Last year, Tim and a few mates attempted the infamous K2K walk in a single day. No one expected 45 kilometres of Blue Mountains wilderness to go down without a fight… But the crew, and Tim in particular, got a bit more than they had bargained for…
Lightning splits the sky, followed immediately by thunder that rumbles across the plateau and punches me in the chest. I’m hunched over the screen of my GPS, limping through a heavy downpour while attempting to check my progress in the fading light.
10 hours, 18 minutes. 31.78 kilometres down. We’ve been hiking since dawn but there are at least 14 big ones to go, probably more. I place my left foot on a fallen branch and swing my right leg over without bending it. With a grimace I fling back my hood and turn my face to the sky. I let the icy rain pound me from temple to chin for a fleeting moment, set my shoulders and walk on.
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Kanangra to Katoomba
The K2K walk runs from Echo Head in Kanangra-Boyd National Park to the locked gate and carpark at Narrowneck. From Kanangra to Katoomba it’s 45-50km depending on who you ask (and how lost you get). It’s usually done as a two or three day hike and with incredible ridgeline and riverside campsites, you’ll be spoilt for locations to pull in for the night.
But “screw that” we thought. Let’s do it in a day.
Well, originally that was just Mitch. His infectious enthusiasm and penchant for bonkers adventures first took hold of me while we were having a chat about the Dusky Track, the hardest hike in New Zealand.
Enticed by the siren-song of ruthless endeavour, and helped along by a dollop of machismo, we set a plan.
Welcome to Kanangra-Boyd
With the pre-dawn brekkie and coffee smashed, we flung the overnight gear in the back of Mitch’s Forrester and shouldered our daypacks. His girlfriend Greer had driven us down from their place in Blackheath the night before allowing us to a) sink courage beers and b) avoid a 4-hour post-hike car shuffle.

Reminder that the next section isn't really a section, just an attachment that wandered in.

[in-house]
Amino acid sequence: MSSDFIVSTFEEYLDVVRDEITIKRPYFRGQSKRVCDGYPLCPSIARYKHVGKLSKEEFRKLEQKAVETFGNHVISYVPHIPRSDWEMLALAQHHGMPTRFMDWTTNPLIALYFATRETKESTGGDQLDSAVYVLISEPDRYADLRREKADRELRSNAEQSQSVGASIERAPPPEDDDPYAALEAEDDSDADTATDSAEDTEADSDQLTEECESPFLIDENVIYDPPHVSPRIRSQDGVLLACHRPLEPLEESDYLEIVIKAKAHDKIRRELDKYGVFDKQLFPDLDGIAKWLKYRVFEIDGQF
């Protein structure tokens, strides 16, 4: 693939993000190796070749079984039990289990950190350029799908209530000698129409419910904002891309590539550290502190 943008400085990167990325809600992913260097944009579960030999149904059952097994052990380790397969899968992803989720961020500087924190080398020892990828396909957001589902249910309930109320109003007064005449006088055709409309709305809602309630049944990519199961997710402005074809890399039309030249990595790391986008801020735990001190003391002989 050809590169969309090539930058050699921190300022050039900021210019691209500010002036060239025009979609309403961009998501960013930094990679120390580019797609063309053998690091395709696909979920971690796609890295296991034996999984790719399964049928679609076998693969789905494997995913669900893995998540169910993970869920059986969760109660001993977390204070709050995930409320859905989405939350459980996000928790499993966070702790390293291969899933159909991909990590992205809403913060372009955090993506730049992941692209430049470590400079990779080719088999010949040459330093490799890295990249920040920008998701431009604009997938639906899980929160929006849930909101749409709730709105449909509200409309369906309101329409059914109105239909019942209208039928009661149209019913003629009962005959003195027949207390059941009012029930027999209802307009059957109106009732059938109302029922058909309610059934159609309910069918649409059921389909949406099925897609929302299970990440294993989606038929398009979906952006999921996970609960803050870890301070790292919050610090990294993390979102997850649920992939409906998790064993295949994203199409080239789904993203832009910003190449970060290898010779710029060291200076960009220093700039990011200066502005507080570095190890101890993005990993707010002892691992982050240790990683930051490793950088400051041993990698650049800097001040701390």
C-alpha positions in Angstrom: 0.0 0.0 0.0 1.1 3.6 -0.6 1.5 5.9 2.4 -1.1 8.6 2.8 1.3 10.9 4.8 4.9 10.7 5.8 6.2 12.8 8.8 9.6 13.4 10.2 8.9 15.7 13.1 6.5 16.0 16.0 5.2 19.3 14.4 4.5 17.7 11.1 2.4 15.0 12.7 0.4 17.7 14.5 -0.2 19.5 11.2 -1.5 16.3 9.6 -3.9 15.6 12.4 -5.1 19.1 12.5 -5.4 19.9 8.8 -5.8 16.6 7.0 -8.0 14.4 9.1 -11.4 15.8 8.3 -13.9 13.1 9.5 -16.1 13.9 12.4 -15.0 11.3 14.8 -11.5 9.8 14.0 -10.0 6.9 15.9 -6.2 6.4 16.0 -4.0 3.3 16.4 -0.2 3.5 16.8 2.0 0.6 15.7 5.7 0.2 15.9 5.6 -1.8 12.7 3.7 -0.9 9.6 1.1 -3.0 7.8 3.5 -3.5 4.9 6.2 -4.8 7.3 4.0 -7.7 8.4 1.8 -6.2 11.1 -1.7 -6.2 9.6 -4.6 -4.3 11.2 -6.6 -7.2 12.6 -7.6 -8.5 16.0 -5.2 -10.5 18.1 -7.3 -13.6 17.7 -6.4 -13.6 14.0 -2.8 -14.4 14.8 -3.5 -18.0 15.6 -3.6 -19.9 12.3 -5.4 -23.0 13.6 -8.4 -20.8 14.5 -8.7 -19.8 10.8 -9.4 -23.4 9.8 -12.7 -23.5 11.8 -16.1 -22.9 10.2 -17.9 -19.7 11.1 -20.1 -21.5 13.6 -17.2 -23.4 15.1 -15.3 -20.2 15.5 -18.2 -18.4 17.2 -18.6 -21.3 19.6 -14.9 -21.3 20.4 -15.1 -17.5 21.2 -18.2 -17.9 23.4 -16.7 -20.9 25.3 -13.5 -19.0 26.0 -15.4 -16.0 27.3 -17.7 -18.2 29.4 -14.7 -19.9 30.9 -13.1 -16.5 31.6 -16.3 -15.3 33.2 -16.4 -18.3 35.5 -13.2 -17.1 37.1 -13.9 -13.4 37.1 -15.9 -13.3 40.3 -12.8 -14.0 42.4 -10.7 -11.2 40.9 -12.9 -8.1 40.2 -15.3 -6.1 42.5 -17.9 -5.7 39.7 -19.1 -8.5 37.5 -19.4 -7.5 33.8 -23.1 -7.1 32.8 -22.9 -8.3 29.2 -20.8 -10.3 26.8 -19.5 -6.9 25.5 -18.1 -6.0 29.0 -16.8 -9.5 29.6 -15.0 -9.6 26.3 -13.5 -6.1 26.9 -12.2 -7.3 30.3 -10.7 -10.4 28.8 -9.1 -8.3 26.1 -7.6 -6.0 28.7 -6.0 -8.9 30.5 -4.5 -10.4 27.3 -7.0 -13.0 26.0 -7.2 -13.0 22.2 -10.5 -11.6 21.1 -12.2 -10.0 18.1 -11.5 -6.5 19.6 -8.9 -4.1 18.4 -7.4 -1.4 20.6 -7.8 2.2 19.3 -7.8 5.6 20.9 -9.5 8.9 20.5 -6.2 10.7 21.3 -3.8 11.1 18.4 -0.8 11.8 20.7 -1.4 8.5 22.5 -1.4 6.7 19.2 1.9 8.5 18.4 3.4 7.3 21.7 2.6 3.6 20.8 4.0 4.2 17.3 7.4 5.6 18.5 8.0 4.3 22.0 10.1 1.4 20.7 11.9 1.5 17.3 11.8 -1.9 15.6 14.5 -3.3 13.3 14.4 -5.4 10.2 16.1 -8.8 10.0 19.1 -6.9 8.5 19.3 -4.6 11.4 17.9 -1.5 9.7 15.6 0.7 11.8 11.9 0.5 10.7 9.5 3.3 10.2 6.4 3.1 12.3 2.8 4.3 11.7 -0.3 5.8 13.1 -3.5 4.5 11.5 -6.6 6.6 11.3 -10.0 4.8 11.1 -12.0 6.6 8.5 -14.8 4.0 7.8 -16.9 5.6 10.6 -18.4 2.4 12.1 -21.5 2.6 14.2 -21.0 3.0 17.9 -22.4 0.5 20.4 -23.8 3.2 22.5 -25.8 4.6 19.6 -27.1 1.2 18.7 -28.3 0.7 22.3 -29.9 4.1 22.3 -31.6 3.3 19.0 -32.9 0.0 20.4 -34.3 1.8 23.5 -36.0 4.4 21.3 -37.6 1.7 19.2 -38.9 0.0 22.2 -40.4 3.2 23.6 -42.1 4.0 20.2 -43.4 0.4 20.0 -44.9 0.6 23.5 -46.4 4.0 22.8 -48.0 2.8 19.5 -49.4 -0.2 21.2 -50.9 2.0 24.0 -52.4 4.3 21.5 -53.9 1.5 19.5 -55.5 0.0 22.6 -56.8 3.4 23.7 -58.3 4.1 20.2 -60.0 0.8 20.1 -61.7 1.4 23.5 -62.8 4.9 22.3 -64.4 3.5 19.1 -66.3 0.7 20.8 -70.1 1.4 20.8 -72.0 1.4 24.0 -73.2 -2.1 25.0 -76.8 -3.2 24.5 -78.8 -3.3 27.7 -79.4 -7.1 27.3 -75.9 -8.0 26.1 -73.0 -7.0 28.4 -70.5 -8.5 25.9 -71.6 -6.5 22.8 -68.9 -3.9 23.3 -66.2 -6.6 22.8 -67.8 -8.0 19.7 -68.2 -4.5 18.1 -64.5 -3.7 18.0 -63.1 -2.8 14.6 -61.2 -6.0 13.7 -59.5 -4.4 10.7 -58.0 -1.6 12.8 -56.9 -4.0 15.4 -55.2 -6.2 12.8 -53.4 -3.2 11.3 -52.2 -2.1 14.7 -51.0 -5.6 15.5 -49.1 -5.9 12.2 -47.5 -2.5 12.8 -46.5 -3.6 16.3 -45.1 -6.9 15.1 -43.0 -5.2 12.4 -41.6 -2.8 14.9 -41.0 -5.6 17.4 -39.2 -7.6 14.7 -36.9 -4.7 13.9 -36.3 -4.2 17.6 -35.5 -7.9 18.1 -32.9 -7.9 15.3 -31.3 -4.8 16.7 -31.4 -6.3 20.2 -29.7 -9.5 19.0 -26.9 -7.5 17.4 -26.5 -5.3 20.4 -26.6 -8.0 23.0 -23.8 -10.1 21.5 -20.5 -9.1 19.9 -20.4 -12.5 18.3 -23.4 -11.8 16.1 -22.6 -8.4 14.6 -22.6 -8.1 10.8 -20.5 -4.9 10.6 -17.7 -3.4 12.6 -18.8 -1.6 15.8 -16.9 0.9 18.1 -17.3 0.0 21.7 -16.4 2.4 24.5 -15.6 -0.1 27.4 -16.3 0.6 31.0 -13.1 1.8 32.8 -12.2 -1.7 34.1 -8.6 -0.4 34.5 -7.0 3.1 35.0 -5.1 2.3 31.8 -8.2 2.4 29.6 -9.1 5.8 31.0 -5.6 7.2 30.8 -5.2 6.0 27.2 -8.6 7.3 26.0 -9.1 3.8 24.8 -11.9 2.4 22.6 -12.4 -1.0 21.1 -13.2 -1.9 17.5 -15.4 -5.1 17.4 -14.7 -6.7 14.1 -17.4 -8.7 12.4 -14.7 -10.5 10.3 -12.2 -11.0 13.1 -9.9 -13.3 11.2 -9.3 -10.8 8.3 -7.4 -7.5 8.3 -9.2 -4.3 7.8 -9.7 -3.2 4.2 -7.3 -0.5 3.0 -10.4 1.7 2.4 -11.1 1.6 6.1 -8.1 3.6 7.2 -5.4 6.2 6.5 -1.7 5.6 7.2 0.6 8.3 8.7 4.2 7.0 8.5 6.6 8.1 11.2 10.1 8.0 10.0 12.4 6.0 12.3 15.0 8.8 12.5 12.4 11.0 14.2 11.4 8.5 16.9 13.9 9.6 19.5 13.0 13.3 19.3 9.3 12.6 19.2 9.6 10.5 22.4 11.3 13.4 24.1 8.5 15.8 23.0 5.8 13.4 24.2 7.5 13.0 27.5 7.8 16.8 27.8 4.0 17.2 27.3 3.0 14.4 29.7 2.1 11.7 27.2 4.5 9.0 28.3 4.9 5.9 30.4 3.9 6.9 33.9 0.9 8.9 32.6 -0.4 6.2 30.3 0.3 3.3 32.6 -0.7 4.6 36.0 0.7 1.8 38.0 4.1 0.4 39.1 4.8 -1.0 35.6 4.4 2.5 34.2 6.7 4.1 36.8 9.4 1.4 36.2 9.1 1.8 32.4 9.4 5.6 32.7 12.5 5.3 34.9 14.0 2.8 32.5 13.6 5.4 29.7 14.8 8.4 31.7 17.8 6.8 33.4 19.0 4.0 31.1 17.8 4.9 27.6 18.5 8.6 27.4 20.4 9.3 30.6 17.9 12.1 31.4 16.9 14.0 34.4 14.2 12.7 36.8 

Kanangra-Boyd National Park doesn’t mess around with foreplay. Within minutes we were powering along the plateau; massive cliffs were everywhere we looked as the sun shook off its hangover in the distance. With roughly a kilometre of elevation, it was incredible to see the true distance of the horizon. We stopped briefly to admire the sunlight reddening Kanangra Walls, but we couldn’t stay for long. I was starting to learn my first lesson of the trip…
No Time To Smell The Roses
Covering big distances is all about keeping moving. One of the best things you can do is take your breaks together to minimise the down time. I knew this, yet couldn’t help but feel a pang of regret as we marched away from the walls at sunrise, charged across the picturesque Cox’s river or blew past summit views on the Gangerang Range.
Time pressure can also lead to skipping essentials such as stretching up before starting walking, or rushing tricky sections like a gully descent. Guess which two things I wish I’d done differently?
Powering along the ridgeline we were in high spirits.
Crisp, clear weather was defying the forecast and we were making a cracking pace on a well-formed track. My knee was starting to ache but I hadn’t mentioned it to the others, it was probably just warming up.
Summiting Mount Cloudmaker (the mountains on this ridge have some truly excellent names) we took a right at a cairn down a clear track and within a few minutes were deep into uncharted scrub. Totally lost. How had it been so easy? We navigated back up to the top and started again, but it wouldn’t be the last time.
It’s Frightfully Easy To Get Off Track
On K2K we didn’t see a sign for roughly 39 kilometres; it’s proper wilderness and it had been a while since I’d hiked through something so raw. I was reminded that navigating a walk has nothing in common with the hiking-on-rails experience of easier walks.
Descending Mount Strongleg, a 1000m drop made tastefully ironic by the pain in my knee reaching a screaming crescendo, my brother Mike and I became lost. I couldn’t even tell you how it happened, one second I’m stumbling down a ridge, biting my finger so nearby hikers don’t think someone’s being murdered, and the next we’re surrounded by indistinguishable bushes, it was the Blair Witch Project with less shaky cam.
A few degrees off course can add up to hundreds of metres over a few kilometres – basically, don’t underestimate just how easy it is to get lost.
Mitch and Alex, the other two in our party, had powered ahead whilst I struggled down the mountain. But after waiting at the bottom for 25 minutes, they decided to head up to find us.
Mike and I were lost by this point, and just like that, our groups had lost each other.